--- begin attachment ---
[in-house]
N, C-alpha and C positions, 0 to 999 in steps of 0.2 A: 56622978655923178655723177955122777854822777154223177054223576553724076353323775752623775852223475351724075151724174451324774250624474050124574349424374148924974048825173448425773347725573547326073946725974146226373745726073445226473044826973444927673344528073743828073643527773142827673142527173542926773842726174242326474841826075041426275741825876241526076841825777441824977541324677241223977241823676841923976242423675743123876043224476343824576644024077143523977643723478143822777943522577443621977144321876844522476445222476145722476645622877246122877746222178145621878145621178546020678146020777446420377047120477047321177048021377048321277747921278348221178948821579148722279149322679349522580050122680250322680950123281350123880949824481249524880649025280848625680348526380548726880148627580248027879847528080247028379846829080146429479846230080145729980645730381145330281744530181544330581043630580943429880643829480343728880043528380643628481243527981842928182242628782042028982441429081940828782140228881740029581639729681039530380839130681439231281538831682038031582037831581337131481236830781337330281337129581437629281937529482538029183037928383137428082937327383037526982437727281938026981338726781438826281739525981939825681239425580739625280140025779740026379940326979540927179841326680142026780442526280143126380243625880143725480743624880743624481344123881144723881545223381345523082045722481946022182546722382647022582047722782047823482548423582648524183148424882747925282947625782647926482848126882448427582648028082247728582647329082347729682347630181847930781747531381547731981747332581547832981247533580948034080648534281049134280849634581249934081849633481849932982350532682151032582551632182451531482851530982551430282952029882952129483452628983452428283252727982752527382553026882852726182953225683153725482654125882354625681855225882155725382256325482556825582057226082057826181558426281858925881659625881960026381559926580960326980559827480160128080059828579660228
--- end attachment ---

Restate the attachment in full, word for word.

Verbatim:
[in-house]
N, C-alpha and C positions, 0 to 999 in steps of 0.2 A: 56622978655923178655723177955122777854822777154223177054223576553724076353323775752623775852223475351724075151724174451324774250624474050124574349424374148924974048825173448425773347725573547326073946725974146226373745726073445226473044826973444927673344528073743828073643527773142827673142527173542926773842726174242326474841826075041426275741825876241526076841825777441824977541324677241223977241823676841923976242423675743123876043224476343824576644024077143523977643723478143822777943522577443621977144321876844522476445222476145722476645622877246122877746222178145621878145621178546020678146020777446420377047120477047321177048021377048321277747921278348221178948821579148722279149322679349522580050122680250322680950123281350123880949824481249524880649025280848625680348526380548726880148627580248027879847528080247028379846829080146429479846230080145729980645730381145330281744530181544330581043630580943429880643829480343728880043528380643628481243527981842928182242628782042028982441429081940828782140228881740029581639729681039530380839130681439231281538831682038031582037831581337131481236830781337330281337129581437629281937529482538029183037928383137428082937327383037526982437727281938026981338726781438826281739525981939825681239425580739625280140025779740026379940326979540927179841326680142026780442526280143126380243625880143725480743624880743624481344123881144723881545223381345523082045722481946022182546722382647022582047722782047823482548423582648524183148424882747925282947625782647926482848126882448427582648028082247728582647329082347729682347630181847930781747531381547731981747332581547832981247533580948034080648534281049134280849634581249934081849633481849932982350532682151032582551632182451531482851530982551430282952029882952129483452628983452428283252727982752527382553026882852726182953225683153725482654125882354625681855225882155725382256325482556825582057226082057826181558426281858925881659625881960026381559926580960326980559827480160128080059828579660228